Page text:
Brave trio honoured in wake of Bombo shark attack

John Neville, Aggie (Agnieszka) Krowka and Joel Trist, pictured with the Lieutenant Governor, the Hon. Thomas Bathurst, AC. Monday's ceremony came almost 14 months after Mr Trist (bottom left) led a white-knuckle rescue at Bombo Beach. Pictures: supplied; Sylvia Liber

John Neville, Aggie (Agnieszka) Krowka and Joel Trist, pictured with the Lieutenant Governor, the Hon. Thomas Bathurst, AC. Monday's ceremony came almost 14 months after Mr Trist (bottom left) led a white-knuckle rescue at Bombo Beach. Pictures: supplied; Sylvia Liber

Aggie Krowka used to swim in the ocean every day. 

But she has scarcely returned to open waters since March 30, 2016.

That was the day she watched her boyfriend pull a badly bleeding friend, Brett Connellan, from the water at Bombo Beach. 

“Brett’s face was grey,” said Ms Krowka, a registered nurse at Wollongong Hospital. “He was in and out of consciousness. There was a pool of blood flowing out to sea. Without asking any more questions I knew what had happened.” 

“We had left our mobiles in the car. I ran 500-600 metres to call an ambulance. 

“I said, ‘we need a helicopter! We need blood! We’re going to lose him!’.”  

Ms Krowka’s partner, Joel Trist, battled a rip and knowingly lingered in the presence of the shark that had attacked Mr Connellan in order to pull his badly injured friend to safety on his surf board.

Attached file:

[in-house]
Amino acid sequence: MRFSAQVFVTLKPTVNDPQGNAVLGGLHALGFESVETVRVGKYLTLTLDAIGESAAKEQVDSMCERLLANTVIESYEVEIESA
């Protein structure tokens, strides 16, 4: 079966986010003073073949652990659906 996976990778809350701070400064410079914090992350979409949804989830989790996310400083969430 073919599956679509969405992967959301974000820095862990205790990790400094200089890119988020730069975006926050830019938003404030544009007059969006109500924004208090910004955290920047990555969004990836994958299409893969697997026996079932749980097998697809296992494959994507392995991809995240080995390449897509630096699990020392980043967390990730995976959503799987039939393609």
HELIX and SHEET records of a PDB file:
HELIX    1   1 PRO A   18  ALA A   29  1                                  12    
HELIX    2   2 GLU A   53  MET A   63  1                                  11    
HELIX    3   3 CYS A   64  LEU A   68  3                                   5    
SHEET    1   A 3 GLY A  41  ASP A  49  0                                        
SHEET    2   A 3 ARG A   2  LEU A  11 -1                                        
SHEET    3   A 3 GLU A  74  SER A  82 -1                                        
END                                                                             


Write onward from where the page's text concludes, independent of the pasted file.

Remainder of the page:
Once on shore, he hailed down a passer-by – John Neville, another off-duty nurse - and the two men fashioned leg ropes into life-saving tourniquets, pulled tight around a gaping wound to Mr Connellan’s leg.

On Monday the life-saving trio traveled to Government House to receive certificates of commendation from the Lieutenant Governor of NSW.

The awards recognise those who have applied key lifesaving skills in emergency situations. 

Ms Krowka said she was proud of how her partner – with no medical training and some squeamishness towards blood – had performed on the day. 

While Mr Connellan has staged a remarkable physical recovery, returning to the sport he loves and claiming little psychological impact (in a paid interview with Women’s Day magazine, published in January, he said: “it surprises people I wasn’t afraid to get back in the water, but psychologically it hasn’t had that big an impact. I haven’t had nightmares about the attack), the attack plays on the minds of his rescuers.

“I’m not going to lie; I still get anxiety,” Ms Krowka. “I’ve been in the open water a handful of times since, but it’s basically in and out.” 

“I always go down with Joel now though, and watch him surf.”

Ms Krowka and Mr Trist have noticed a greater awareness of sharks in their surfing community, with fewer surfers venturing out alone, or at dusk, since the attack. 

It was six weeks before Mr Trist, a science teacher at Dapto High School, returned to the ocean for a surf competition. He has mostly resumed his usual surfing practices. 

“I probably have a bit of a tendency to put my feet on my board a bit more when I’m sitting out the back,” he said. “I occasionally still have the odd shark dream –  vivid things, from that event and different things.”

“Recently I had one where I was sitting out on the water and saw a few sharks swimming around.” 

“But I don’t really think of it as a negative thing overall. Brett feels the same way. He’s just so lucky to come out of it the way he has. Sadly for a lot of people, that’s not the case.” 

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